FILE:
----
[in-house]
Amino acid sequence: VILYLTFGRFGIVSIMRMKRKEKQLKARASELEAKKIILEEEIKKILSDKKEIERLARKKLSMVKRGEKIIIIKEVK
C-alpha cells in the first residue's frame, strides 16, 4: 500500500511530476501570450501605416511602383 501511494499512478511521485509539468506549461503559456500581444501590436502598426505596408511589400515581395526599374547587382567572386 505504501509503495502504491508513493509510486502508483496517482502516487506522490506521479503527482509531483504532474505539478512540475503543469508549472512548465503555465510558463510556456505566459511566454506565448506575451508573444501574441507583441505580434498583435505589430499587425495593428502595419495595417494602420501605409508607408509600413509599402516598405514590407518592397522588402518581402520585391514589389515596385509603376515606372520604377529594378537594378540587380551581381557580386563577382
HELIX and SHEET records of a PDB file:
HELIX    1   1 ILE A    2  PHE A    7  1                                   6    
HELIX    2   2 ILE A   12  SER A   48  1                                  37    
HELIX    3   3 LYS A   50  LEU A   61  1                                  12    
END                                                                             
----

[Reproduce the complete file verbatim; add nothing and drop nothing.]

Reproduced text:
[in-house]
Amino acid sequence: VILYLTFGRFGIVSIMRMKRKEKQLKARASELEAKKIILEEEIKKILSDKKEIERLARKKLSMVKRGEKIIIIKEVK
C-alpha cells in the first residue's frame, strides 16, 4: 500500500511530476501570450501605416511602383 501511494499512478511521485509539468506549461503559456500581444501590436502598426505596408511589400515581395526599374547587382567572386 505504501509503495502504491508513493509510486502508483496517482502516487506522490506521479503527482509531483504532474505539478512540475503543469508549472512548465503555465510558463510556456505566459511566454506565448506575451508573444501574441507583441505580434498583435505589430499587425495593428502595419495595417494602420501605409508607408509600413509599402516598405514590407518592397522588402518581402520585391514589389515596385509603376515606372520604377529594378537594378540587380551581381557580386563577382
HELIX and SHEET records of a PDB file:
HELIX    1   1 ILE A    2  PHE A    7  1                                   6    
HELIX    2   2 ILE A   12  SER A   48  1                                  37    
HELIX    3   3 LYS A   50  LEU A   61  1                                  12    
END                                                                             